I remember watching Great Chefs of the World. It was one of my first encounters with haute cuisine. I rushed home from work to learn about new ingredients and how they could be used to make delicious food. The chefs came from all over the world. It was exciting to see how each of them combined ingredients and cooking methods to create beautiful dishes. At the time it seemed like magic to me.
I went to the grocery store and discovered fresh produce that I had no idea how to use. Made some mistakes but it was fun! The first time I cooked asparagus I was hysterical. I bought several pounds. The first piece was badly overcooked, but then I figured out how to make it more edible. It wasn’t seasoned properly and I didn’t know how to prepare anything with it, so I ate so much plain asparagus. Eventually I figured out how to make very simple versions of the foods I saw on TV that tasted pretty good. I started recording the shows onto a small library of VHS tapes so I could revisit and figure out some of the more complex ideas.
Finally, I made my way to the Culinary Institute of America cooking school. That’s when things really started to make sense. I remembered that one of the chefs on the TV show had made an asparagus mousse. Now I understood how to use and build on this fun idea. I blanched the asparagus tips and put them in a ring shape. I injected the asparagus mousse into the mold. As the mousse rose, it held the tips in place! I was so excited. I made a lemon butter sauce with it.
Asparagus has become one of my favorite vegetables. I had an asparagus bed in my garden for several years. I learned how they grew and when and how much to harvest. To get white asparagus, you need to constantly cover the growing asparagus with soil to avoid activating the pigment when exposed to sunlight. I have had both green and purple varieties. As gardeners know, at some point you will have more vegetables than you know what to do with.
We ate them with almost every meal. In salads, blanched, fried, grilled, fried; You name it, we tried. My family’s favorite version was grilled with finely grated Parmesan Reggiano and then drizzled with balsamic reduction, easy and delicious.
It’s asparagus season again and the best quality for local shopping. These are a few of my favorite ways to cook asparagus at home:
Fried asparagus with parmesan
*Balsamic glaze or local honey
1. Switch on the oven to the grill setting
2. Cut off the bottom part of the asparagus 5cm – this part is too woody but makes a great soup when strained
3. Line a sheet pan with foil – this will help with clean up
4. Place the asparagus on the foil-covered tray
5. Grate the Parmesan generously over the asparagus
6. Fry the Parmesan-covered asparagus until golden brown
7. Remove from the oven
8. Drizzle with balsamic glaze or a delicious local honey
9. Immediately remove the asparagus from the foil and place on a serving plate, as the parmesan will stick to the foil as it cools.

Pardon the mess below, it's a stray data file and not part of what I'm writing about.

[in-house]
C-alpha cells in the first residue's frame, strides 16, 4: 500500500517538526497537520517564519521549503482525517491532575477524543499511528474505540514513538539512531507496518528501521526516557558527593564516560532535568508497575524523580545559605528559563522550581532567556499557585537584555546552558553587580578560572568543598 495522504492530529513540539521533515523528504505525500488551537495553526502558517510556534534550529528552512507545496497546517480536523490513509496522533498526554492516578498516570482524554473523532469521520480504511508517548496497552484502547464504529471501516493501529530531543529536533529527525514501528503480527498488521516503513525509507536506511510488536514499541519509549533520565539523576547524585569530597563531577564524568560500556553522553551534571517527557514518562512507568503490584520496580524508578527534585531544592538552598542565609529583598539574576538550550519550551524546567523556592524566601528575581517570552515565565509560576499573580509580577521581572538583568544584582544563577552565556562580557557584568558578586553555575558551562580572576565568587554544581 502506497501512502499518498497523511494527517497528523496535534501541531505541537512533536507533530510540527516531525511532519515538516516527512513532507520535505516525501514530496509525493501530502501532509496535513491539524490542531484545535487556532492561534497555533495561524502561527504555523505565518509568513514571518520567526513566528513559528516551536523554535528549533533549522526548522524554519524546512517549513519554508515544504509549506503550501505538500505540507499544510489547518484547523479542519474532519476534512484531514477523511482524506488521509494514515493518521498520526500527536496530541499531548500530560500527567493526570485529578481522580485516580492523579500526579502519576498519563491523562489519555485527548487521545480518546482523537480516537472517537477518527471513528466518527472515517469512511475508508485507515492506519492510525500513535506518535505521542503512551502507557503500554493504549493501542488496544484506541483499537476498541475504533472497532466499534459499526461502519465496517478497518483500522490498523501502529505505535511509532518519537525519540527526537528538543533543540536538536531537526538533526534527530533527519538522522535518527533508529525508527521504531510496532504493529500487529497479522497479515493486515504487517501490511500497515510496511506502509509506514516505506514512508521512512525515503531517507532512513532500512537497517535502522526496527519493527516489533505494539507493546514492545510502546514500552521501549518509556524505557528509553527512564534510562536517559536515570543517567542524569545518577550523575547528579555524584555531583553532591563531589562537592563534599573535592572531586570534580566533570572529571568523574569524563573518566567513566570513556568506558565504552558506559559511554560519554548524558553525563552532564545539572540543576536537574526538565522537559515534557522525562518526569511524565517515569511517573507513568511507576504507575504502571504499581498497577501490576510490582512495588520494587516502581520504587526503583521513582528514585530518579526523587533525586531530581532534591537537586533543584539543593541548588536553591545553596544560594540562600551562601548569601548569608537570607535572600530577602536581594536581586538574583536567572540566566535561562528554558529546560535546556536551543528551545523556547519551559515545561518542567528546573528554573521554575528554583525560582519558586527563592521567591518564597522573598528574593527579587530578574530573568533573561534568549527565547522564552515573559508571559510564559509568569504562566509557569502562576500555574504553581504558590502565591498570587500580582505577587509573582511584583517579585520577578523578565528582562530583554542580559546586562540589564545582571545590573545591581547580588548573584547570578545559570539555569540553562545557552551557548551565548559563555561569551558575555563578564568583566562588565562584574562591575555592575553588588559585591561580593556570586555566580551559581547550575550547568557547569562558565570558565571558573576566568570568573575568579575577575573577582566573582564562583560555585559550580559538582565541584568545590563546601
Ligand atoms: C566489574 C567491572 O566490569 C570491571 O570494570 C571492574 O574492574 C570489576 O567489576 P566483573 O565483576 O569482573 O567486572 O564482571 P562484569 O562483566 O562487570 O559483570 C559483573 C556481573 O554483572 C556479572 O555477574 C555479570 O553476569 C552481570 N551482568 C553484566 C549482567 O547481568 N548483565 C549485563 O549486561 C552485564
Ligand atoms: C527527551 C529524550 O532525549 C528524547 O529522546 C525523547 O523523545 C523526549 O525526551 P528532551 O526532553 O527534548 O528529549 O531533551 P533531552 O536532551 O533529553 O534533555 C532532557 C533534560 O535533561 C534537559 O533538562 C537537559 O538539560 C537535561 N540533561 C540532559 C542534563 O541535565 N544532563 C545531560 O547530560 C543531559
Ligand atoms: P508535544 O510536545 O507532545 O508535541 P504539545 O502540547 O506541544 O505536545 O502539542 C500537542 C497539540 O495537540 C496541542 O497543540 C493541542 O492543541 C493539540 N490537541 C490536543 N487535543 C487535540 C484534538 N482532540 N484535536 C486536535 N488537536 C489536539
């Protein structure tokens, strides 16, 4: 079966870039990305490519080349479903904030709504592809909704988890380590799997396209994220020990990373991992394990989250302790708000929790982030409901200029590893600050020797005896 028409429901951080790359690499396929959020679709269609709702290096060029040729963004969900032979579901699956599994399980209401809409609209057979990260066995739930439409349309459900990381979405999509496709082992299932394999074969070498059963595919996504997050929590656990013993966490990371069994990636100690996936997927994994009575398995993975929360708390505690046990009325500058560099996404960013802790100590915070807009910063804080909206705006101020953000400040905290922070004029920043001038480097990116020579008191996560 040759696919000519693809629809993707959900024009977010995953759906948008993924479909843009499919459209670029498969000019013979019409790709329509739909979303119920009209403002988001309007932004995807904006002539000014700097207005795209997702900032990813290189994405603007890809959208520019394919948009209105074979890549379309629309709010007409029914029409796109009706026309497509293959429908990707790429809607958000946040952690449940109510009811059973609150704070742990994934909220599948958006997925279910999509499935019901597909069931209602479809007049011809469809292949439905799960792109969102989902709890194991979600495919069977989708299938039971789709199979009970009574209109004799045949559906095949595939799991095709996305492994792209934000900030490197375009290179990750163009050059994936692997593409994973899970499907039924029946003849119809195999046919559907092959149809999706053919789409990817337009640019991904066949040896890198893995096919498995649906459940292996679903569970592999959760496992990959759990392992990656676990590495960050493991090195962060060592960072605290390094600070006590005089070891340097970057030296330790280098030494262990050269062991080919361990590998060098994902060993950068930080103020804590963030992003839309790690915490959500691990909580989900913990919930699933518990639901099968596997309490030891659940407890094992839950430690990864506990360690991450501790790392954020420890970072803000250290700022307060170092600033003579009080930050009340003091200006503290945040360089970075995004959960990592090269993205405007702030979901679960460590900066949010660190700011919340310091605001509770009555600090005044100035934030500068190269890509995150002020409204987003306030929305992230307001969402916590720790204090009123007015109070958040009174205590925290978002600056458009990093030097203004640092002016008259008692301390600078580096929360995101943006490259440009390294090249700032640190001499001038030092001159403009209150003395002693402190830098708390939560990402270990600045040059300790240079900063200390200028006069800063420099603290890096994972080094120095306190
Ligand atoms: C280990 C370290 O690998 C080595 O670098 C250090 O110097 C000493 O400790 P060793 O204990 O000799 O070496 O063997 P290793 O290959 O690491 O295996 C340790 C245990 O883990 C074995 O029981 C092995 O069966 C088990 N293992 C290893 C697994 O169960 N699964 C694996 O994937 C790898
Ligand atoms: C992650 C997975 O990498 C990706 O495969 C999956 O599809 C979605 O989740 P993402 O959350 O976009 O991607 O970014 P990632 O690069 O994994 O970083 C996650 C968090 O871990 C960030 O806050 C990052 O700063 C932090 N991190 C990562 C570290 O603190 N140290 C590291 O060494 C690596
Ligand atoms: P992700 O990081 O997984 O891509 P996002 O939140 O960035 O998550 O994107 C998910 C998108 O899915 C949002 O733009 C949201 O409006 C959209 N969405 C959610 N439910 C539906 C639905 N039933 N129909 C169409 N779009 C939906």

10. Have fun!
*1 cup all-purpose flour
*1 cup of cornstarch
*1 1/3 +/- lemonade, this amount may vary slightly
1. Heat rapeseed oil in the fryer to 350 degrees or use a Dutch Oven with a thermometer, do not fill the Dutch Oven more than 1/3 full for safety reasons
2. Combine flour, cornstarch and lemonade
3. The amount of soda water may vary depending on the desired result. Less lemonade with a thicker, heavier breading. More club soda results in a thin and delicate breading
4. Dip the asparagus in the batter, then gently drop them directly into the hot oil
5. Cook to a light golden brown
6. Carefully remove from the oil, onto a wire rack or paper towels
7. Sprinkle with salt to season
8. Enjoy as is or with your favorite dipping sauce
Omelette with asparagus and mushrooms
* Asparagus, cut into 1 inch pieces
*Fresh mushrooms, sliced or chopped to your liking – your favorite variety is great, any will work (morels are currently in season, these would be a fantastic addition if you could find them!)
*1-2 tablespoons cream
*1-2 tablespoons unsalted butter
*Salt and pepper
Cook the asparagus in boiling salted water for three minutes
Remove from the boiling water, rinse with cold water to stop cooking, set aside
Sweat the mushrooms in 1 tbsp butter and season with salt and pepper
Bake until golden brown, set aside
Mix the eggs and 1-2 tablespoons of whipped cream, whisk
Add the egg mixture and butter to the nonstick skillet over medium-high heat, medium/low if you are patient and don’t want browning on your omelette
Using a heatproof spatula, stir gently until the eggs begin to curdle, smooth the curd and stop stirring
Garnish with asparagus and mushrooms
Once the eggs have set, either cut in half or in thirds French style
Transfer to a plate
If you happened to make a hollandaise sauce together, it would be delicious with this omelet
Joshua Dineen is a Culinary Specialist at Lincoln Land Community College.
Would you like to know more?
Lincoln Land Community College, through the Culinary Institute, offers associate degree programs in culinary arts and hospitality management, certificates in culinary arts and baking/pastry, and no-credit community classes.
Questions? Email firstname.lastname@example.org